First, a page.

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It seems ironic that the curatorial focus of the 2009 Anne Landa Award exhibition Double Take is on mutability, given the biennial series’ own shifting disposition. The first two instalments exclusively celebrated the work of Australian moving image and new media artists. In this third iteration, the established model of a national showcase selected by committee has been abandoned in favour of appointing an independent curator and including the work of international artists in the exhibition, although the acquisitive award remains nationally focused. In addition, the show has been relocated from its previous home in the Art Gallery of New South Wales’ upper-level Rudy Komon gallery to the ground floor, with entry directly from the vast main foyer. In conjunction with the reframing of the exhibition’s scope and to a degree its function, this appears to point to an overall repositioning of the Anne Landa Award within the Gallery’s programme towards engaging a broader audience.
Under these revised circumstances, Melbourne-based curator Victoria Lynn brought together works by three Australian and three international artists that explore self-representation and identity through the lens of transformation and masquerade. The dominant medium is video, with digital photography and multi-media installation also included. Disappointingly, only one project represents the more experimental media practices being engaged by Australian artists: Mari Velonaki’s interactive installation using robotic technology, part of her ongoing Fish-Bird series developed in collaboration with scientists David Rye and Steve Scheding from the Centre for Social Robotics. In Circle D: Fragile Balances (2008) viewers are invited to hold two sense-responsive wooden cubes that have embedded screens and can communicate with one another using Bluetooth wireless technology. The cubes represent the characters Fish and Bird, whose thwarted love is communicated via intimate scrawled messages that the viewer can read as they appear alternately on the interfaces. Although the concept underpinning Fragile Balances is fascinating and deeply poetic, as the title suggests, the work’s functionality is highly dependent on precise and gentle handling, to the extent that it can be difficult to activate effectively and therefore to become immersed in the narrative of the notations.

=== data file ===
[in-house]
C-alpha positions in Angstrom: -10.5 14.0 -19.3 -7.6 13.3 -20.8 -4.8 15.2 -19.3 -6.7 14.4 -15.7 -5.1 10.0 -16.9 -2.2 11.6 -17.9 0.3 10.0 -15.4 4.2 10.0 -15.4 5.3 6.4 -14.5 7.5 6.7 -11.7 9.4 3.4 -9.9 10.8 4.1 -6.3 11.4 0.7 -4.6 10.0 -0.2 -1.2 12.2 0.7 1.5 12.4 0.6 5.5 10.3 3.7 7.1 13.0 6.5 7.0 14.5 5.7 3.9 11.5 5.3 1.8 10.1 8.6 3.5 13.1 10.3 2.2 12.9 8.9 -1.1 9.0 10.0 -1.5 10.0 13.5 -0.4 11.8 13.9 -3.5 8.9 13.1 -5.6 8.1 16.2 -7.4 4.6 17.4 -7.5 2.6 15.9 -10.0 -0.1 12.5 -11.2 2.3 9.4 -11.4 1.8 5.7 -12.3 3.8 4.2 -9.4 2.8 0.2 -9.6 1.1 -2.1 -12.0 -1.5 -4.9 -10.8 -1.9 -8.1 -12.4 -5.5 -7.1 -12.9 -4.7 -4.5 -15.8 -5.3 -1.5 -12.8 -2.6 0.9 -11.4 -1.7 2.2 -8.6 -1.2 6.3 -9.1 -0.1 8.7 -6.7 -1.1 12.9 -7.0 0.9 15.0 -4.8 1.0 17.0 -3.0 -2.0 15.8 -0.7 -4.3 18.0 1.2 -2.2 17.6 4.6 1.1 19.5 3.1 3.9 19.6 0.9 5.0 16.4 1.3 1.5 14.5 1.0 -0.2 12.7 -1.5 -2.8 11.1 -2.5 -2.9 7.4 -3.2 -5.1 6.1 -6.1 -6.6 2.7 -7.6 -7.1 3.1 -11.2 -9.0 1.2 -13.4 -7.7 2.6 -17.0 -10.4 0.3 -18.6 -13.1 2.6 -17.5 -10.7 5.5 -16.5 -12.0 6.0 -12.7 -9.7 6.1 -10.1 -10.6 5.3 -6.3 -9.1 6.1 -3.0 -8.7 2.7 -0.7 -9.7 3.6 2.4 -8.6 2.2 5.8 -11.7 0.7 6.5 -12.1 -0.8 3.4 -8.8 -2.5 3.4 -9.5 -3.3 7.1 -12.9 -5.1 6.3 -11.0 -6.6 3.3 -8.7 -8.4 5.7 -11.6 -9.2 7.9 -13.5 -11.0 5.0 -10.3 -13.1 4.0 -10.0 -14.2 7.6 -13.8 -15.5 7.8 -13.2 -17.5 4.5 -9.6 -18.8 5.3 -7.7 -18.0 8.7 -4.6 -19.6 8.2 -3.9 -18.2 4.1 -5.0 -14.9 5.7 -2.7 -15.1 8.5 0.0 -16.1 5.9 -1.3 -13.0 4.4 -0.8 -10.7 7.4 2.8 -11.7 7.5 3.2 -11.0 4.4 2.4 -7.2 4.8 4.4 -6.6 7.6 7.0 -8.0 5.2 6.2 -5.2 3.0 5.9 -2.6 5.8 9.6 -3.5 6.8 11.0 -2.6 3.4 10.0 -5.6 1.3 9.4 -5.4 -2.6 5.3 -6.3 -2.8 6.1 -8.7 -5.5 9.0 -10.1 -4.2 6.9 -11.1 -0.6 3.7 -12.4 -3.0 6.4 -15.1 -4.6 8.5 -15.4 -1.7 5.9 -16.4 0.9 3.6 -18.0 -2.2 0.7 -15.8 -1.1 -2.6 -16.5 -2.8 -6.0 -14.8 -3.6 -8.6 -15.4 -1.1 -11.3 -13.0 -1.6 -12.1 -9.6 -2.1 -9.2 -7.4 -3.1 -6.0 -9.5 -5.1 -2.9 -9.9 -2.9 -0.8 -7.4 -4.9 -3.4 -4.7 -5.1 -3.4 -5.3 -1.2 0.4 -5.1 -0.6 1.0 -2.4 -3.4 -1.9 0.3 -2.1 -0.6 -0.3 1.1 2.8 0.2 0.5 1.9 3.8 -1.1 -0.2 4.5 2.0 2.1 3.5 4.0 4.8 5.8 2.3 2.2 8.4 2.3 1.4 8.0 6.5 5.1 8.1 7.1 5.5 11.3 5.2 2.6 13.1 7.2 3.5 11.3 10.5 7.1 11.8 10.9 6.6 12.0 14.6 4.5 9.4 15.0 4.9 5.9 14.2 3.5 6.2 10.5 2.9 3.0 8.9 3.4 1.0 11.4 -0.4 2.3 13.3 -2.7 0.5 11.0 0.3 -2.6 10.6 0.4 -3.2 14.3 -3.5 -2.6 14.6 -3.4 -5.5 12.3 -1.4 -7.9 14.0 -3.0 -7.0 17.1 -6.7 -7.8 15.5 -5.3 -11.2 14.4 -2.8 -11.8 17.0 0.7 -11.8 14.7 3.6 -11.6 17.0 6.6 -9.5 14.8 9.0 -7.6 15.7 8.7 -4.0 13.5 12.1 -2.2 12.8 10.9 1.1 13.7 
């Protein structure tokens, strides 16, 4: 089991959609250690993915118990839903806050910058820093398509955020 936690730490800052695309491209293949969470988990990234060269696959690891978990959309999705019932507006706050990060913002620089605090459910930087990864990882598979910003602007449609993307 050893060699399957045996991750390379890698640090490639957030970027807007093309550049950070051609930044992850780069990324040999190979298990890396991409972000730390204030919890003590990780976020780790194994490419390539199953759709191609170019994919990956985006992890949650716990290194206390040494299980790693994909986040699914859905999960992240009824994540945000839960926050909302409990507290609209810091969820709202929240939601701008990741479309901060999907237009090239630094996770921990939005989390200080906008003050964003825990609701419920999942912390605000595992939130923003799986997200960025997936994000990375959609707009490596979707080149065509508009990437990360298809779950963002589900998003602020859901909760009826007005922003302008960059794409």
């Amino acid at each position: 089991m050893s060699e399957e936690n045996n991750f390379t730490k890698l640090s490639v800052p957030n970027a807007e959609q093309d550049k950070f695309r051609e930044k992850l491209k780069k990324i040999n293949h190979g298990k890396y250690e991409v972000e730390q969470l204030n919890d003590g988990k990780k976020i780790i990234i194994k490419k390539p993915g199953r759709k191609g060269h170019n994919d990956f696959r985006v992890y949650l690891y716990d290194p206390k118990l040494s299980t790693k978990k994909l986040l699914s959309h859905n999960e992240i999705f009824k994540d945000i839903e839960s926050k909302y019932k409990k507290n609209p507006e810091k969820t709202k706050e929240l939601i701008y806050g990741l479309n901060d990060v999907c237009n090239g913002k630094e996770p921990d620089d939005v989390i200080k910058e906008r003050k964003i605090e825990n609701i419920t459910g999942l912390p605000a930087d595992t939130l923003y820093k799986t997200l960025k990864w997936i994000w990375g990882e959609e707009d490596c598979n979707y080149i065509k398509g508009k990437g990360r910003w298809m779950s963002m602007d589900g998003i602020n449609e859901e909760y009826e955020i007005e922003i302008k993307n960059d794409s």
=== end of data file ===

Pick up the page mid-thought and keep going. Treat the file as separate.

The thematic of an intimate dialogue between two entities is continued in the collaborative video work of Gabriella Mangano and Silvana Mangano, Absence of evidence (2008), in which the twin sisters use intuitive gesture to communicate with one another while physically separated, suggesting an uncanny psychic connection that problematises the clear delineation between self and other. By contrast, TV Moore’s contribution explores the inverted logic of the unconscious self. The only major new project included in the exhibition, Moore’s collection of six discrete video and installation works, is positioned as a focal point and feels privileged within the exhibition overall. Announced as the winner of the $25,000 award following the opening, it would be fair then to expect that the project would be a highlight, but instead Moore’s investigation of altered psychological states comes across as mannered and banal, particularly the articulation of out-of-body experiences achieved through drug-taking and mystic experimentation. In the video Nina, Me and Ricky Jay (2009), for instance, Moore is shown in close-up with vacant glazed eyes and clammy skin in an empty smoke-filled room. Dramatically backlit and apparently hypnotised, he mindlessly drones a Nina Simone number into a microphone accompanied by the relentless dull clang of a drum cymbal.